Why is the hero of the book in a wheelchair?
The only reason initially was that my son, Dan, who is in a wheelchair, inadvertently gave me the idea for the story. But then it occurred to me that through Marty I had the opportunity show the reading world just how able the so-called ‘disabled’ can be.
Did you write this book for fun - or does it have a message?
I had no goal other than spinning a good tale when I began writing The Ice-cream Man. However, as the story progressed I could see various themes evolving. At its heart ICM is a coming of age story. Three boys who would otherwise have nothing in common, are brought together by a common goal. In a round about way the ice-cream man did the boys a favour. Through their misadventure they are bonded in friendship. And that’s the main message, if there is one: No matter how different we may think others are to us, there is always something that will unite us. All we need to do is find it.
How'd you come up with the title of The Ice-cream Man?
It was pretty obvious, I guess, given the conflict that starts the ball rolling. To be honest, I didn’t give it any real thought.
What inspired you to write this book? We know it is based on a real life incident, but why write it as a story?
All the ‘What if?’s caught my imagination and I knew it would make a good story. I couldn’t not write it.
Do you have a day job?
Not any more. I used to be a florist.
Rick- what made you make the character like this? He seems to be tough but isn't.
Everyone knows a Rick – or will, a some point in their lives. Many people build armour around themselves to prevent being injured by the world. It’s important to remember that when dealing with them. Those who appear to be the toughest have often been injured the most.
Marty- why'd you make Marty disabled?
As mentioned above, I thought it would be a good opportunity to demonstrate how able someone who is classified as ‘disabled’ can be through Marty. When Dan first went into a wheelchair everyone, including his therapists, treated it as such a tragedy. Yes, it was tragic in its way since beforehand Dan had been able to walk with the aid of a walking frame, but the wheelchair gave him a freedom he’d never experienced. For one thing his mates were now running to catch up with him instead of the other way round. Soon, there was no activity Dan couldn’t be involved in. He went fishing, taught himself to bounce up steps, played basketball – and a dozen other things. Everything Marty does in The Ice-cream Man Dan has done at one time or another (except battle a psycho – I hope!). So, the next time you see someone in a wheelchair, don’t feel sorry for them. There’s a good chance they have a more fulfilling life than you. Disability is very much in the mind of the beholder.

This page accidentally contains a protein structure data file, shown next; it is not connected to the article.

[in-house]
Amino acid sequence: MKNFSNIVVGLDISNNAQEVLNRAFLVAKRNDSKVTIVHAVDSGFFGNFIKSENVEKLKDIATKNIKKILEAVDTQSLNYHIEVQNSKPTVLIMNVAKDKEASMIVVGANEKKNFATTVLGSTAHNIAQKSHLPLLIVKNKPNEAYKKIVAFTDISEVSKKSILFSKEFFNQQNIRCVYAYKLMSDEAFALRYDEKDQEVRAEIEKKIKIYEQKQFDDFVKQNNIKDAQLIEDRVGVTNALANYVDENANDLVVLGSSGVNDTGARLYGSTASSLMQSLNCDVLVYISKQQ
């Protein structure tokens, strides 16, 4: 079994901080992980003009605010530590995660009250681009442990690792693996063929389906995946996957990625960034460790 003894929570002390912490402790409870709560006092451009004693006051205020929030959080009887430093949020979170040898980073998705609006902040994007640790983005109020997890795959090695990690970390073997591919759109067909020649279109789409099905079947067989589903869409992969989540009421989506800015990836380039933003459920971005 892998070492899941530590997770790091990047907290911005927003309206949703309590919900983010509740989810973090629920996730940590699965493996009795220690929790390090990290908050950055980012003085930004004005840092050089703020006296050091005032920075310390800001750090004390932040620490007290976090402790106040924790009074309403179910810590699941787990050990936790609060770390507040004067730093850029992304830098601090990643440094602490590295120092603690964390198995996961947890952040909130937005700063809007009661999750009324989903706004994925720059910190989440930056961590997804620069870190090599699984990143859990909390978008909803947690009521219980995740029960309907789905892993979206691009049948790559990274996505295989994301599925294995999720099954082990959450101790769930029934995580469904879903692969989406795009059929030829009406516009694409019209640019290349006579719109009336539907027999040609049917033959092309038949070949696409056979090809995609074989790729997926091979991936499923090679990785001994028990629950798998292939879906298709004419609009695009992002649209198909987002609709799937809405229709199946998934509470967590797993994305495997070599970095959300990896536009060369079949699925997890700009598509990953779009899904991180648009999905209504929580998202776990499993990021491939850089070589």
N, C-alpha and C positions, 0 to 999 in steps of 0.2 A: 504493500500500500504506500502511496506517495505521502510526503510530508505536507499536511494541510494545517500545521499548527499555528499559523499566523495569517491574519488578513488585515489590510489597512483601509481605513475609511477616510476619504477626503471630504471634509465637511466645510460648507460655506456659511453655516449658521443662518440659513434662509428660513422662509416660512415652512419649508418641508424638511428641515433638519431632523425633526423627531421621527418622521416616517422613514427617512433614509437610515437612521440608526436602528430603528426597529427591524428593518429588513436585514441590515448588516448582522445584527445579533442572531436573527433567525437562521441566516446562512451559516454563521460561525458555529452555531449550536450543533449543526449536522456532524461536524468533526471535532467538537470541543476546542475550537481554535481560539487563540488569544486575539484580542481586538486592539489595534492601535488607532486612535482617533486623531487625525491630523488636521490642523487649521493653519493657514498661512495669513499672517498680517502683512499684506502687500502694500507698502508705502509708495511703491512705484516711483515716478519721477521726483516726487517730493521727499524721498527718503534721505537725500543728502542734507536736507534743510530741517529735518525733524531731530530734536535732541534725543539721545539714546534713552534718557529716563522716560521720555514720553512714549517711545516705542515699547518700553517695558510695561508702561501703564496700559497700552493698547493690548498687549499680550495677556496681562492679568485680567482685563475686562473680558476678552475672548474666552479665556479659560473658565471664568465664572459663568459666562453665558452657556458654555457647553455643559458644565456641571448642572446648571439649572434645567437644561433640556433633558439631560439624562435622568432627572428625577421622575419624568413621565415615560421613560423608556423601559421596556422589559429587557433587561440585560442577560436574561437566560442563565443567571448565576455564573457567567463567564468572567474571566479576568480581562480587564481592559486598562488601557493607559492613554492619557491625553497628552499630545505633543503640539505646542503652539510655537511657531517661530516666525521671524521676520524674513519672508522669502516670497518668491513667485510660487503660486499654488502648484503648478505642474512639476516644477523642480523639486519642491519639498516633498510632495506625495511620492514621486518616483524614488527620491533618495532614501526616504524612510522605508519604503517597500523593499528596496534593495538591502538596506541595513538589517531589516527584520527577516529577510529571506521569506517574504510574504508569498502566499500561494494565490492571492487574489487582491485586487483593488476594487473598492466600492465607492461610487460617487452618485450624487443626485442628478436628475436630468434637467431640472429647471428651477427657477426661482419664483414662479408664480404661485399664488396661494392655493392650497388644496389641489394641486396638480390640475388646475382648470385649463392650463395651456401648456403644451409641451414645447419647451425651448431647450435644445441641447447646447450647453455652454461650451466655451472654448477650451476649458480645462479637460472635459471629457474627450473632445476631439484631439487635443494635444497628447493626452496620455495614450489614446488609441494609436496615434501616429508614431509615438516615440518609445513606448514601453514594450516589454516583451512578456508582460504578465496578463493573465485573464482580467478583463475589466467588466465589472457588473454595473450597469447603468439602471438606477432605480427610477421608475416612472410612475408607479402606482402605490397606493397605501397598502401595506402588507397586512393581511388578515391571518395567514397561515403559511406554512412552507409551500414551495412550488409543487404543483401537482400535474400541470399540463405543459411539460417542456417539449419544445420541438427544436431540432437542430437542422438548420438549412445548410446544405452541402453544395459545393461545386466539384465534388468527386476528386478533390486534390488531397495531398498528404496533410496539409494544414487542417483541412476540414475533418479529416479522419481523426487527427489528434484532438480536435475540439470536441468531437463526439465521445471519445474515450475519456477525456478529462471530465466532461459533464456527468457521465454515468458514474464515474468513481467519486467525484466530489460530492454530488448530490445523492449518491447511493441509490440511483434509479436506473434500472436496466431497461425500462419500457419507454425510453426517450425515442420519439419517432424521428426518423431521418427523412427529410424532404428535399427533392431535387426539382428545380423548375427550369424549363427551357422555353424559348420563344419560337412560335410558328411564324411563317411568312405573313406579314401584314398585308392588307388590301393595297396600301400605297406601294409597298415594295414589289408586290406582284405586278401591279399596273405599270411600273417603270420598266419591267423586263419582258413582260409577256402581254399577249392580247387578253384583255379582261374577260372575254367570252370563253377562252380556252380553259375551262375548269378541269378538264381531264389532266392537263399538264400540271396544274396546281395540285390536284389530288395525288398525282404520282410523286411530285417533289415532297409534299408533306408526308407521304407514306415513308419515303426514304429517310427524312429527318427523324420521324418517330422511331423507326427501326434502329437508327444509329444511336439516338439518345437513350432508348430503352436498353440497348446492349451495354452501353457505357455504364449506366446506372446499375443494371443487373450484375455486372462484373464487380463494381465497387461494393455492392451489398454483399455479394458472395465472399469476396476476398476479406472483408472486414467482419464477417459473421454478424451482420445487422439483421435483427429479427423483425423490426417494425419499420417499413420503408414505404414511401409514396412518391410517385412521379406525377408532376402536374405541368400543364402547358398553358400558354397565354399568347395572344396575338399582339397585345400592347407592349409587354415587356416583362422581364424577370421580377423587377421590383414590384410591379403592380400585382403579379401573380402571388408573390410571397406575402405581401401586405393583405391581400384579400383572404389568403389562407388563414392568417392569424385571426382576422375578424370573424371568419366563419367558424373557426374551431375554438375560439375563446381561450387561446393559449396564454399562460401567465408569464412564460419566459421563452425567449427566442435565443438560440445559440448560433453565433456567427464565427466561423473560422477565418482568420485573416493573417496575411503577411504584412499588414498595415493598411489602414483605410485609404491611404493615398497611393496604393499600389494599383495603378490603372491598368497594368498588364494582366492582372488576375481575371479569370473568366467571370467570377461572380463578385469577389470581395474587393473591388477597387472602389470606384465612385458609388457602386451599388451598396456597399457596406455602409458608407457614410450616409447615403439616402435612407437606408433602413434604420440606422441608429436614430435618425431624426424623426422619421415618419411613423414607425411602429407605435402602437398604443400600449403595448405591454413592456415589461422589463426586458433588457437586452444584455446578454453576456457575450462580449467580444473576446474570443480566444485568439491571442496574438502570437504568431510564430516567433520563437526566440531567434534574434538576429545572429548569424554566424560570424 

Aaron- do you like Aaron as a character? (SB: The boys thought him a bit of a wimp)
No, I didn’t particularly like Aaron at first, but he grew on me. He’s an important character because he’s perceived as soft and weak, yet – like all of us – has hidden depths. Whether consciously or unconsciously we only ever show a small slice of who we are to the world. Aaron may appear wimpy, but that doesn’t mean he hasn’t the capacity for courage, given the right circumstances.
Robbo - why is he such a trouble maker? (SB: I have a feeling they may mean Steve, Aaron’s stepbrother, rather than Robbie, who only appears briefly. But Robbo is Steve’s mate, is he a follower or what?).